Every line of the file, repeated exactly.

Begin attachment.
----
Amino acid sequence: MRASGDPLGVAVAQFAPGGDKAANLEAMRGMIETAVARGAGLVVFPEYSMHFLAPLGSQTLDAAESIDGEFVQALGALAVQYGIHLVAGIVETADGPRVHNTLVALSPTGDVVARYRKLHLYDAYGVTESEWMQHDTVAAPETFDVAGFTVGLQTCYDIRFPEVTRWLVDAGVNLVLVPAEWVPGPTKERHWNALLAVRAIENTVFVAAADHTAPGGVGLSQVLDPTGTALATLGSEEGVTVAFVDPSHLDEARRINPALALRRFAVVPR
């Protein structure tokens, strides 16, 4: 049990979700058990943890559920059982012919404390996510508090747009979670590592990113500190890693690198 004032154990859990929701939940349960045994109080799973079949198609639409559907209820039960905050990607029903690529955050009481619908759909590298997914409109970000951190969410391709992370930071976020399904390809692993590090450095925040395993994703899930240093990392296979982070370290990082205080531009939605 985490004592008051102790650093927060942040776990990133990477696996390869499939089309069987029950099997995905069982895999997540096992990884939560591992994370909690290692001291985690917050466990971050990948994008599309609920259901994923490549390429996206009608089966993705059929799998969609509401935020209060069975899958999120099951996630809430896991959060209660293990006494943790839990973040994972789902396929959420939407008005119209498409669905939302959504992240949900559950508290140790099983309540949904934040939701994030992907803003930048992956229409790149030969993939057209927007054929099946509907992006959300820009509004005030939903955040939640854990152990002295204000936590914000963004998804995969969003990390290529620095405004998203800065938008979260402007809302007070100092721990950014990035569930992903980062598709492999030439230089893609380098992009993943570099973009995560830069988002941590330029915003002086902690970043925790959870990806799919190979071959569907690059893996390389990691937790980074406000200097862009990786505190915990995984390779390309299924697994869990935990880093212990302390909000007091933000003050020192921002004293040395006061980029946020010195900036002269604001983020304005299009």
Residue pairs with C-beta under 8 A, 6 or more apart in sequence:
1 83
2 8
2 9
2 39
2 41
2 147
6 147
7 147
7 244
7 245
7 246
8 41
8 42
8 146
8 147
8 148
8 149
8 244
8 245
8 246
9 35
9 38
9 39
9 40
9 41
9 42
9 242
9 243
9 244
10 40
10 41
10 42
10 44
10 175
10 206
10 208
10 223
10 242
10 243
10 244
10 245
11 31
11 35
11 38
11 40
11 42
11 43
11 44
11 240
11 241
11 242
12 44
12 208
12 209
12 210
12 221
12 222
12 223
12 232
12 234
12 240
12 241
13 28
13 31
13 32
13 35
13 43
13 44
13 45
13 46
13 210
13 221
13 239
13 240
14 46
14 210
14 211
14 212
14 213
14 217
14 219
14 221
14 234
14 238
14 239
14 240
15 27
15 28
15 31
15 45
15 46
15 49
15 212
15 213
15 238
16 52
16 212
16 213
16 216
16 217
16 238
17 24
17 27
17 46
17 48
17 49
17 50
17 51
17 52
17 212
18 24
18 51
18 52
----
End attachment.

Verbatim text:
Amino acid sequence: MRASGDPLGVAVAQFAPGGDKAANLEAMRGMIETAVARGAGLVVFPEYSMHFLAPLGSQTLDAAESIDGEFVQALGALAVQYGIHLVAGIVETADGPRVHNTLVALSPTGDVVARYRKLHLYDAYGVTESEWMQHDTVAAPETFDVAGFTVGLQTCYDIRFPEVTRWLVDAGVNLVLVPAEWVPGPTKERHWNALLAVRAIENTVFVAAADHTAPGGVGLSQVLDPTGTALATLGSEEGVTVAFVDPSHLDEARRINPALALRRFAVVPR
């Protein structure tokens, strides 16, 4: 049990979700058990943890559920059982012919404390996510508090747009979670590592990113500190890693690198 004032154990859990929701939940349960045994109080799973079949198609639409559907209820039960905050990607029903690529955050009481619908759909590298997914409109970000951190969410391709992370930071976020399904390809692993590090450095925040395993994703899930240093990392296979982070370290990082205080531009939605 985490004592008051102790650093927060942040776990990133990477696996390869499939089309069987029950099997995905069982895999997540096992990884939560591992994370909690290692001291985690917050466990971050990948994008599309609920259901994923490549390429996206009608089966993705059929799998969609509401935020209060069975899958999120099951996630809430896991959060209660293990006494943790839990973040994972789902396929959420939407008005119209498409669905939302959504992240949900559950508290140790099983309540949904934040939701994030992907803003930048992956229409790149030969993939057209927007054929099946509907992006959300820009509004005030939903955040939640854990152990002295204000936590914000963004998804995969969003990390290529620095405004998203800065938008979260402007809302007070100092721990950014990035569930992903980062598709492999030439230089893609380098992009993943570099973009995560830069988002941590330029915003002086902690970043925790959870990806799919190979071959569907690059893996390389990691937790980074406000200097862009990786505190915990995984390779390309299924697994869990935990880093212990302390909000007091933000003050020192921002004293040395006061980029946020010195900036002269604001983020304005299009």
Residue pairs with C-beta under 8 A, 6 or more apart in sequence:
1 83
2 8
2 9
2 39
2 41
2 147
6 147
7 147
7 244
7 245
7 246
8 41
8 42
8 146
8 147
8 148
8 149
8 244
8 245
8 246
9 35
9 38
9 39
9 40
9 41
9 42
9 242
9 243
9 244
10 40
10 41
10 42
10 44
10 175
10 206
10 208
10 223
10 242
10 243
10 244
10 245
11 31
11 35
11 38
11 40
11 42
11 43
11 44
11 240
11 241
11 242
12 44
12 208
12 209
12 210
12 221
12 222
12 223
12 232
12 234
12 240
12 241
13 28
13 31
13 32
13 35
13 43
13 44
13 45
13 46
13 210
13 221
13 239
13 240
14 46
14 210
14 211
14 212
14 213
14 217
14 219
14 221
14 234
14 238
14 239
14 240
15 27
15 28
15 31
15 45
15 46
15 49
15 212
15 213
15 238
16 52
16 212
16 213
16 216
16 217
16 238
17 24
17 27
17 46
17 48
17 49
17 50
17 51
17 52
17 212
18 24
18 51
18 52